( Once upon a time. Me and Ed)
Yesterday a half inch of newly fallen snow covered the winding ramp leading into Heritage Manor nursing home. Ahead of me a nurse in light cotton scrubs pushed my friend Dorothy in a wheel chair at a pace I had difficulty keeping up with. Earlier I had stopped at Dorothy's house, a three story painted pink old Victorian with a wrap around porch and a dozen icy steps, to pick her up and take her to visit her husband Ed at the nursing home.
The warm moist air licked my face as we entered the halls of Heritage Manor. A ride on the elevator to the second floor warmed my nose while melting the snow and clumps of mud off the wheels on the wheelchair. In the short wait while nurses scrambled to find lift equipment to get Ed from the bed to a wheel chair, my mind transferred to a time about fifteen or twenty years ago when Dorothy, Ed, myself and a company of friends waited in a hallway at the Mable Tainter Theatre in Menomonie, WI dressed in Victorian finery minutes before a performance.
My costume was a true Civil War gown complete with bustle and corset laced tight to reduce my waste to an unthinkable tiny measure! My wide brimmed hat was graced with plumes of feathers. Elbow length kid leather gloves completed an elegant look. Handsome as all get-out, Ed was outfitted in the finest wool Civil war Navy officer's uniform complete with spats and a long sword in sheath attached to his side. The performance was written and choreographed by Dorothy. Our little band of costumed thespians were known as Dorothy and Company. We had traveled around the state performing at numerous affairs for business groups, schools and local festivities. Dorothy's massive collection of vintage clothes and hats and genuine artifacts dating from the Civil War to recent vintage of the 1970's enabled us to dress in genuine clothing, not reproductions. A typical performance would begin with the Civil War outfits. While Dorothy spun tales and kept the audience on the edge of their seats, our little company of friends backstage would transform ourselves into flappers and gangsters from the 1920's. On down through the eras we would explode onto the stage dressed in period costume with no detail overlooked. Part of the act would be to parade through the audience letting them touch the costumes and see the actual workmanship in each outfit. Music that Dorothy had recorded blared from a boom box along with each act and enhanced the audience's appreciation for each time period. Many times our act would close with me entering the stage in a long flowered hippie dress with flowers in my hair. The handsome devilish Ed would bring the house down following behind me in a long haired wig with leather fringed knee high moccasins and tie dyed t shirt. His floppy brimmed leather hat......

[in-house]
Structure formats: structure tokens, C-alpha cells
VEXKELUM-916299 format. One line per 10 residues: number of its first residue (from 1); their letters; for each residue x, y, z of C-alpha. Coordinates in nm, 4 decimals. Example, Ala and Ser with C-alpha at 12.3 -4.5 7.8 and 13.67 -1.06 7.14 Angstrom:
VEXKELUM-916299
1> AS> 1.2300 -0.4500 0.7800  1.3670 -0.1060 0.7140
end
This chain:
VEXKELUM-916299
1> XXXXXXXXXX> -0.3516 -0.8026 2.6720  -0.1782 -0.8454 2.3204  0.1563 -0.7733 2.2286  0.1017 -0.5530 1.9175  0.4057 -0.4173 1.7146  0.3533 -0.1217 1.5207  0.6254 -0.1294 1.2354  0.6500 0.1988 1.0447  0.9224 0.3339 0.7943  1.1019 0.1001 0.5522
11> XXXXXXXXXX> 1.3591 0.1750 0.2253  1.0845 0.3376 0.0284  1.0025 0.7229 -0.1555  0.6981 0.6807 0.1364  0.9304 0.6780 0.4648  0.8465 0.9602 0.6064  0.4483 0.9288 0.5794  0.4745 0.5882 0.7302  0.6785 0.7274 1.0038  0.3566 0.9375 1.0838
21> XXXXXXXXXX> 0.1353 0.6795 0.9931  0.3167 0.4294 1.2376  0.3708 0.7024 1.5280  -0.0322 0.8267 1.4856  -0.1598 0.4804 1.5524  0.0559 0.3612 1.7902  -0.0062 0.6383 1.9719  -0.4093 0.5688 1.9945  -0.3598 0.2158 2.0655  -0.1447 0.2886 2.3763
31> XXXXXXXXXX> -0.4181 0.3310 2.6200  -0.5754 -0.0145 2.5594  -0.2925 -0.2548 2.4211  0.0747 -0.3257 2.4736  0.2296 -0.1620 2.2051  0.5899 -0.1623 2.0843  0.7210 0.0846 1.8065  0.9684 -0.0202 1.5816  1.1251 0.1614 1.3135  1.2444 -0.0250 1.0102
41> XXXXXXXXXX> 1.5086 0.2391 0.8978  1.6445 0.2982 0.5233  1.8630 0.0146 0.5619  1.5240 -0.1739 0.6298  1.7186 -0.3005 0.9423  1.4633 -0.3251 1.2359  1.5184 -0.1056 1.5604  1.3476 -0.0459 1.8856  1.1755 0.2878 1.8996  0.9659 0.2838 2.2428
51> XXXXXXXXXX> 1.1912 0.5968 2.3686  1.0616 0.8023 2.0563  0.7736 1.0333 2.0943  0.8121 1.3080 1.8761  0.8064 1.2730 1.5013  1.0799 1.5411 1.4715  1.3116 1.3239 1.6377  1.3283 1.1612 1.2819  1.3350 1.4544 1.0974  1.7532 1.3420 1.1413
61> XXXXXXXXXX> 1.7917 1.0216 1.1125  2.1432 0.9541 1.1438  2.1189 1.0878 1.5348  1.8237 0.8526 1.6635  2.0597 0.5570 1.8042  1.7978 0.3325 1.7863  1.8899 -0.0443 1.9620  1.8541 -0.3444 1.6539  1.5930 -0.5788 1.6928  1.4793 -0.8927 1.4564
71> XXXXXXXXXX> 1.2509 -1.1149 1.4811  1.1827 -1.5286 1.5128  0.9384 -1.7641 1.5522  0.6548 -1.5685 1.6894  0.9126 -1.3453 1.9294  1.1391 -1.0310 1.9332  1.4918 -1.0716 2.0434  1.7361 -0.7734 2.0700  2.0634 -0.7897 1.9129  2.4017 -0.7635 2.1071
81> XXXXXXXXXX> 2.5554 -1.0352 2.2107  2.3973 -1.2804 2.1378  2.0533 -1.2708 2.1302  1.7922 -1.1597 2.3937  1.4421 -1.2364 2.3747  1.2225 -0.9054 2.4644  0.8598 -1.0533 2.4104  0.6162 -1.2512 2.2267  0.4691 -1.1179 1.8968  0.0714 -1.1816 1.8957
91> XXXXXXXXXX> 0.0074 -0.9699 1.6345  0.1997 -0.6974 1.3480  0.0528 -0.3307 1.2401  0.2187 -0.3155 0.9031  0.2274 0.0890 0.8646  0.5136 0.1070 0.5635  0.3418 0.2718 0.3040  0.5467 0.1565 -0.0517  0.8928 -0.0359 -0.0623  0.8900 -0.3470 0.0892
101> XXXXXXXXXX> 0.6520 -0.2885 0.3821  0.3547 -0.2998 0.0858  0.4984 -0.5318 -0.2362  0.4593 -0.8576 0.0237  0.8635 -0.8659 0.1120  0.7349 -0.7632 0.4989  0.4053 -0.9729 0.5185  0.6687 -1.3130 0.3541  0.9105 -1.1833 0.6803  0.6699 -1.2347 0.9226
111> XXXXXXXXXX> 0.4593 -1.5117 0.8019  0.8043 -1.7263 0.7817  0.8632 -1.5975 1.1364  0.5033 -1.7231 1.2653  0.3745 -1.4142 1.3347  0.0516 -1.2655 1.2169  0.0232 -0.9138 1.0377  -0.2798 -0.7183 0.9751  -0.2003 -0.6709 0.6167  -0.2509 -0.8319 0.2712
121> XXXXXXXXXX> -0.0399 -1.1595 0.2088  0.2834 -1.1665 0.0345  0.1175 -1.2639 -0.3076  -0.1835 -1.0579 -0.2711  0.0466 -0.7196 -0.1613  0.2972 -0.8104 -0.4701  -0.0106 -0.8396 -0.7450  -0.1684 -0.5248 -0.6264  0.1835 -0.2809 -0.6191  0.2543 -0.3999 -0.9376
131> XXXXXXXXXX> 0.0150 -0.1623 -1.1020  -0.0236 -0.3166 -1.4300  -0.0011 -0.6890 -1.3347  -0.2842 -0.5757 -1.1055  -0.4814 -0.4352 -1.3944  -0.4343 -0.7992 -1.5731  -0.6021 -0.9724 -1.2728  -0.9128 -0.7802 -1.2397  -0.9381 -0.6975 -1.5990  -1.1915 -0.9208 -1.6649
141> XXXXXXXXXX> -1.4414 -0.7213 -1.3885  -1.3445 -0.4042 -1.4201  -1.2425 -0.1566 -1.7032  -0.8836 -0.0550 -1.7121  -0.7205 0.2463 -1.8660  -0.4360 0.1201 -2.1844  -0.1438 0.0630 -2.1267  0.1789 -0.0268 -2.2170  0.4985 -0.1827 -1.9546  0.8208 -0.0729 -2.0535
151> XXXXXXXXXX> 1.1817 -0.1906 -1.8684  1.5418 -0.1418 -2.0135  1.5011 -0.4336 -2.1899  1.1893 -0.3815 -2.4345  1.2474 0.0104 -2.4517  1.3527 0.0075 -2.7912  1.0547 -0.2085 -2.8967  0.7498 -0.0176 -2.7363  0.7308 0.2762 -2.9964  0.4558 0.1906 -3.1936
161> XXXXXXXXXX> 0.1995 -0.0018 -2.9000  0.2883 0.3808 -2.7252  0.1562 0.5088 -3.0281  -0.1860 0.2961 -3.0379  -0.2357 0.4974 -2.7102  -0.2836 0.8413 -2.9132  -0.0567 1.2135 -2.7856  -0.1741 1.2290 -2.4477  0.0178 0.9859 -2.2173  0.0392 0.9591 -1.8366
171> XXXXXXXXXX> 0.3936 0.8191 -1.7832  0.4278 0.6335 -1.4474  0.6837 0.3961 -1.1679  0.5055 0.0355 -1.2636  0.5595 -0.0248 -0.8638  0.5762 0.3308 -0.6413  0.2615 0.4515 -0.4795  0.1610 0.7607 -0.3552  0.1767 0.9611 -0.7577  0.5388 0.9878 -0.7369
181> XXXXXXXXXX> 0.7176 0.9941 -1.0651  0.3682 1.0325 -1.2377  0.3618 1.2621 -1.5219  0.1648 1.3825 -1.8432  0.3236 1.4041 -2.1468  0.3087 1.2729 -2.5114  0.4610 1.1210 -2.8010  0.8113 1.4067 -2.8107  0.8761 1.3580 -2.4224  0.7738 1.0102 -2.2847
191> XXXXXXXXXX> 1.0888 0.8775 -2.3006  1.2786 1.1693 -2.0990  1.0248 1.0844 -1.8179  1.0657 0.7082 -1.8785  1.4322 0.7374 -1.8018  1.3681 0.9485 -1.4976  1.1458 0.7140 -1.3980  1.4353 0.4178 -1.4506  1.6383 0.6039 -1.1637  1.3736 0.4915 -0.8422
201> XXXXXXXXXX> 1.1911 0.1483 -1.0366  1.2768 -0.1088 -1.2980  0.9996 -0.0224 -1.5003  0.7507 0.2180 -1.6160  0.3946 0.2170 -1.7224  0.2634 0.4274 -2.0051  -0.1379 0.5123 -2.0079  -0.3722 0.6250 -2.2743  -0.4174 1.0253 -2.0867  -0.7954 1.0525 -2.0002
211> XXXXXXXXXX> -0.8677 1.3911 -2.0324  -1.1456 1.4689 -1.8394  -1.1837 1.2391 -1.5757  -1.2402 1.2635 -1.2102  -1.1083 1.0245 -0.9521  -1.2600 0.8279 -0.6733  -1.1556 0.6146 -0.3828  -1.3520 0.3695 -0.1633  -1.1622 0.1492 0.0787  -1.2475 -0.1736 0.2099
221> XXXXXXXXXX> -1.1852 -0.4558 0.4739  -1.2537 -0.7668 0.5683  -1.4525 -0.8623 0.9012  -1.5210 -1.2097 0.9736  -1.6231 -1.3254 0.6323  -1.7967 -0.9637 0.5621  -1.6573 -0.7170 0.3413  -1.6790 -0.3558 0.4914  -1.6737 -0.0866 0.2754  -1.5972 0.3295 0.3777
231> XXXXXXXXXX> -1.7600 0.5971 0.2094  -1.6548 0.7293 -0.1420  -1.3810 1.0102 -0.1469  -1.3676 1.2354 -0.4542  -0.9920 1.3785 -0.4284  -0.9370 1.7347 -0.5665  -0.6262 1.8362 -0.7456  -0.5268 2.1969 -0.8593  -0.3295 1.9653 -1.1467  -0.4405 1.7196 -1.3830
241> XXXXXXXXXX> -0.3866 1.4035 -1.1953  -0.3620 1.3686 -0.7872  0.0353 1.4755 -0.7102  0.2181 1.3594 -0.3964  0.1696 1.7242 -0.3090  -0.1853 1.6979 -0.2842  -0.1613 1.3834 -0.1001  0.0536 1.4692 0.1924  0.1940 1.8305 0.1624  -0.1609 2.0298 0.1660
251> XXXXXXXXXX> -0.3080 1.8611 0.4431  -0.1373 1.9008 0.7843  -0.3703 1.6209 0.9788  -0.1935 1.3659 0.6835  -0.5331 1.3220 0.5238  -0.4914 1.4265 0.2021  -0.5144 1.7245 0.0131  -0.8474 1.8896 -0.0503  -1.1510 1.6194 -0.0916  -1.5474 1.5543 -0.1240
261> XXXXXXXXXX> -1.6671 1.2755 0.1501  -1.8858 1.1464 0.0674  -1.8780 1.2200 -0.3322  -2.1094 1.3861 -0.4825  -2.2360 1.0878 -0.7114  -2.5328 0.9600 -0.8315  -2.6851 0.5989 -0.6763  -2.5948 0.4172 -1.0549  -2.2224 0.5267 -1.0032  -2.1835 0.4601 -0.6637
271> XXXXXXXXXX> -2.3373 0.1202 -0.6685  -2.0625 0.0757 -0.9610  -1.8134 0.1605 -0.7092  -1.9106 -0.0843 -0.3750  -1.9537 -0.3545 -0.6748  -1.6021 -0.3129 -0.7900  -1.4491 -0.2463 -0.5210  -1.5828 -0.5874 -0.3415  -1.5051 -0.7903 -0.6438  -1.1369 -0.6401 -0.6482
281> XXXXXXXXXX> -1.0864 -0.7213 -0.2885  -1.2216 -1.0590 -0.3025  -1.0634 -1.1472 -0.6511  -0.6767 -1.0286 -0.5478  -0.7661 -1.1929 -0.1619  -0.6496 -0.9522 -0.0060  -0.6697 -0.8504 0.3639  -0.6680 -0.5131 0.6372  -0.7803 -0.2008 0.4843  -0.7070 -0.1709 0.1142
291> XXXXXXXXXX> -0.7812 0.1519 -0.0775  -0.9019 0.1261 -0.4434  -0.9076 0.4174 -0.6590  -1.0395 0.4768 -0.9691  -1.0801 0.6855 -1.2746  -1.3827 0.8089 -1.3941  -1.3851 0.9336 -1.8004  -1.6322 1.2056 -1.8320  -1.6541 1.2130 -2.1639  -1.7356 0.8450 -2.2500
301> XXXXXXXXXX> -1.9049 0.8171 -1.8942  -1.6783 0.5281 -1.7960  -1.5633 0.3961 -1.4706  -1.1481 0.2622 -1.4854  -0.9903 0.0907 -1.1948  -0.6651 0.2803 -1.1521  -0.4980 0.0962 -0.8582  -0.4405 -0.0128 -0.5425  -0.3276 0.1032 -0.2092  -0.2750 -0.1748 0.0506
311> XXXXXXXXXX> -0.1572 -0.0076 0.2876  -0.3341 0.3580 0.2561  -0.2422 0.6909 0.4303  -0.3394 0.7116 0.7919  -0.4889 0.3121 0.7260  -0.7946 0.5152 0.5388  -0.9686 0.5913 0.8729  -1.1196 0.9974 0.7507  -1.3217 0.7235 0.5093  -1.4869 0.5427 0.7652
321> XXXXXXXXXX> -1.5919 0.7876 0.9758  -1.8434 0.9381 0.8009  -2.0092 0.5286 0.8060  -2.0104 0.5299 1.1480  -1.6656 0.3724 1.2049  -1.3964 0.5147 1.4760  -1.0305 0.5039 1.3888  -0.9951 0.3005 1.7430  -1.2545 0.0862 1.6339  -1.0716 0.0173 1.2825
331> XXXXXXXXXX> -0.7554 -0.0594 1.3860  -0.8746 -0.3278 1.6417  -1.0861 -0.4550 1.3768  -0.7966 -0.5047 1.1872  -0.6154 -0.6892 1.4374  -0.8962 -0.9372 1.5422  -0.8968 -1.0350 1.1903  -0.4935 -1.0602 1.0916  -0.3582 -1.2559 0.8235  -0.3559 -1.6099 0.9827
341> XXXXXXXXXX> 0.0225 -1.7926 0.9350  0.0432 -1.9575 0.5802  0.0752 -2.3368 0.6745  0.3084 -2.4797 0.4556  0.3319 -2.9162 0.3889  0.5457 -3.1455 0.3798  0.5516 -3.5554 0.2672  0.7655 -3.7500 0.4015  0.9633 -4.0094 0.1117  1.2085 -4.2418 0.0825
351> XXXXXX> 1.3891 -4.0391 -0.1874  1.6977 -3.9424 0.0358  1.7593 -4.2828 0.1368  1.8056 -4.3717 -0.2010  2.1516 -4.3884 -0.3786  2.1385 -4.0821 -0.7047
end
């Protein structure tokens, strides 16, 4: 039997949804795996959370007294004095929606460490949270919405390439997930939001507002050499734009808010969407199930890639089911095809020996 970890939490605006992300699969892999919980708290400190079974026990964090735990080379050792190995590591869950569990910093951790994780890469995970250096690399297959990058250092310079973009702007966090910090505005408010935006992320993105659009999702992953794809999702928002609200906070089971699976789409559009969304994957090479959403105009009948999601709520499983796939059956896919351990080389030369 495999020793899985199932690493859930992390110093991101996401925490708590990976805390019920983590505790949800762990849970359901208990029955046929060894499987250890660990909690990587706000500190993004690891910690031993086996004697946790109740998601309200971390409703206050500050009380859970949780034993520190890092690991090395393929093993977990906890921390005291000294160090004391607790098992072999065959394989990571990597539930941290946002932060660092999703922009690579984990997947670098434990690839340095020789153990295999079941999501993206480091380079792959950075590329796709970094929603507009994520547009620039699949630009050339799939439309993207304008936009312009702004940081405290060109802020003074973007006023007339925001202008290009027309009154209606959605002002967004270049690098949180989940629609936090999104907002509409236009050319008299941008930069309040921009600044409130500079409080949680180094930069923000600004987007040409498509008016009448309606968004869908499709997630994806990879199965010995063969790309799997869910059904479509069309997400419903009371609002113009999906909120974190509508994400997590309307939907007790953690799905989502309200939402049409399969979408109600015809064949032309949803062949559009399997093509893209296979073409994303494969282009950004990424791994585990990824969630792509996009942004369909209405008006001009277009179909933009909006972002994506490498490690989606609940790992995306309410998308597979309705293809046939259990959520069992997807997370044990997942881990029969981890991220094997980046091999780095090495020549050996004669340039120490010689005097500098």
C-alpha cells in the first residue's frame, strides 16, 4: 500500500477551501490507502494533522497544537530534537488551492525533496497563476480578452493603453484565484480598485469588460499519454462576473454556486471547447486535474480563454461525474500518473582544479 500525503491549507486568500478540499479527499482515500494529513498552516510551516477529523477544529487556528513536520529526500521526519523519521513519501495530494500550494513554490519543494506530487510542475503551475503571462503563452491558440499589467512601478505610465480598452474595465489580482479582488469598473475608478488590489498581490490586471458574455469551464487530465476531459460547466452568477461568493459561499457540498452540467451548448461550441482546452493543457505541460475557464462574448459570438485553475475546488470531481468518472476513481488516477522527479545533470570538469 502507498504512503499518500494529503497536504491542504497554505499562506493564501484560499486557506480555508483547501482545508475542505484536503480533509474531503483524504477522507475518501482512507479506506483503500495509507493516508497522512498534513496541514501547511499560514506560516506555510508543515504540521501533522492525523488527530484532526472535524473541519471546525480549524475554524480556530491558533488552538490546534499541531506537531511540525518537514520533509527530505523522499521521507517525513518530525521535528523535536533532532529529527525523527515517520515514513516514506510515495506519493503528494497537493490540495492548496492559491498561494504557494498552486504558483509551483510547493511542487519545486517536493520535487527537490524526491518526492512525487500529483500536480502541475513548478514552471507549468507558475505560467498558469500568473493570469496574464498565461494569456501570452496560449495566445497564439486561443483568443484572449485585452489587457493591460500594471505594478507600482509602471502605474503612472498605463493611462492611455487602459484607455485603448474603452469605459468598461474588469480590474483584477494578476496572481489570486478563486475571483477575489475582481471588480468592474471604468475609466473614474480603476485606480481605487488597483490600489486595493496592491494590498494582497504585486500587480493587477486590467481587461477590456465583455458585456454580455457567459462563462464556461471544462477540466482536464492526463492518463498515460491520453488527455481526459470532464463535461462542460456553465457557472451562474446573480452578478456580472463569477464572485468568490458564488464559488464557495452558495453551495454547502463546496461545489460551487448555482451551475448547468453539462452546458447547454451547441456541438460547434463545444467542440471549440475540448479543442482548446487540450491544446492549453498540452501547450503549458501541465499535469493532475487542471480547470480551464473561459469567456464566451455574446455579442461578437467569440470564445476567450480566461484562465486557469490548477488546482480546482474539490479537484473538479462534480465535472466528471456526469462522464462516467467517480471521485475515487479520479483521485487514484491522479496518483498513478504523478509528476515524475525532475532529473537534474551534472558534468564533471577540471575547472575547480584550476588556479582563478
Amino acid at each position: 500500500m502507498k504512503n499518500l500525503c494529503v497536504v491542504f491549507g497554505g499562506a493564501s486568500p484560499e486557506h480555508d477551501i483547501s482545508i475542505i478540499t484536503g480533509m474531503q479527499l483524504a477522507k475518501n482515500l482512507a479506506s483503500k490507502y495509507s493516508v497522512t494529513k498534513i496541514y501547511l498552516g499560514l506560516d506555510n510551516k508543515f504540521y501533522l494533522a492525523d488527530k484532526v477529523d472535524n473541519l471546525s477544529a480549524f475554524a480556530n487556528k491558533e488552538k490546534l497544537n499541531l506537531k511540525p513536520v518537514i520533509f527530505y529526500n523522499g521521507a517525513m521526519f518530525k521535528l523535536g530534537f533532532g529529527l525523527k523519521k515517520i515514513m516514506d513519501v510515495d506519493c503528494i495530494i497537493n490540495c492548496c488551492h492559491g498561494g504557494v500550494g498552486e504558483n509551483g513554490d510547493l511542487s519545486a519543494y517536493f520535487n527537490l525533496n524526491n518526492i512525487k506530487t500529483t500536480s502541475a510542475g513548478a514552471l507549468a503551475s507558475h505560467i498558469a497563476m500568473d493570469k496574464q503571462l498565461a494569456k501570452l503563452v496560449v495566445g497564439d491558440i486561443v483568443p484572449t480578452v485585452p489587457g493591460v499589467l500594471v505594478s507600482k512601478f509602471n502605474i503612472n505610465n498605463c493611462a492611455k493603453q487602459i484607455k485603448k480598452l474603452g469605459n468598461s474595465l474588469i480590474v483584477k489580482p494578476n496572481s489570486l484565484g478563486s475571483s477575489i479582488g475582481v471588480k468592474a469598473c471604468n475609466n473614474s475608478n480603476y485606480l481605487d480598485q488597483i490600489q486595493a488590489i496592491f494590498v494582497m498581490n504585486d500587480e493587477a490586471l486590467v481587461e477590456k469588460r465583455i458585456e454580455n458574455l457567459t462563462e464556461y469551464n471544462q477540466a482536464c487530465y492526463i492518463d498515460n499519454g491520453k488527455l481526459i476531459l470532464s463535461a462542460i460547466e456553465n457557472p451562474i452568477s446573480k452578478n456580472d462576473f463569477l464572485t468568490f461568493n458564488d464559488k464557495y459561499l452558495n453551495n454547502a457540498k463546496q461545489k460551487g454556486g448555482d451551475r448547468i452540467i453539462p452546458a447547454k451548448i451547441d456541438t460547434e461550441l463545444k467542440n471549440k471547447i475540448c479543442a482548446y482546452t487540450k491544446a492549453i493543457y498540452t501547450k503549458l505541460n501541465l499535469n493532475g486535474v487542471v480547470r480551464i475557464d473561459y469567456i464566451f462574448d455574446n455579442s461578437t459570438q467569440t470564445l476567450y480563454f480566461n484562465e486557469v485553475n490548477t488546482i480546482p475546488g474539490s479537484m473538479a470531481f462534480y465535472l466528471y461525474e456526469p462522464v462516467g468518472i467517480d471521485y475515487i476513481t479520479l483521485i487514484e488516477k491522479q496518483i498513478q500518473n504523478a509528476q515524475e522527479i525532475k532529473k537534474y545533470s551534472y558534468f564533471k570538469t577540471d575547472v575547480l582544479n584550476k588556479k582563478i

"Ed's in his chair now. You can come in." The nurses voice jarred me into the present. It's been over a year since Ed had a pretty bad stroke. Dorothy is recovering from stomach cancer and walks with a walker. She still lives at home and is a strong willed, colorful, wonderful charismatic woman. I am blessed to have them both in my life. As time marches on we keep making memories. Ed has decided he wants to wear the warm wool mittens that Dorothy was wearing today. They struggle and carry on while trying to get them over Ed's fingers left lifeless from the stroke. I see his eyes light up and a tiny smile emerge as Dorothy readies him for yet another performance.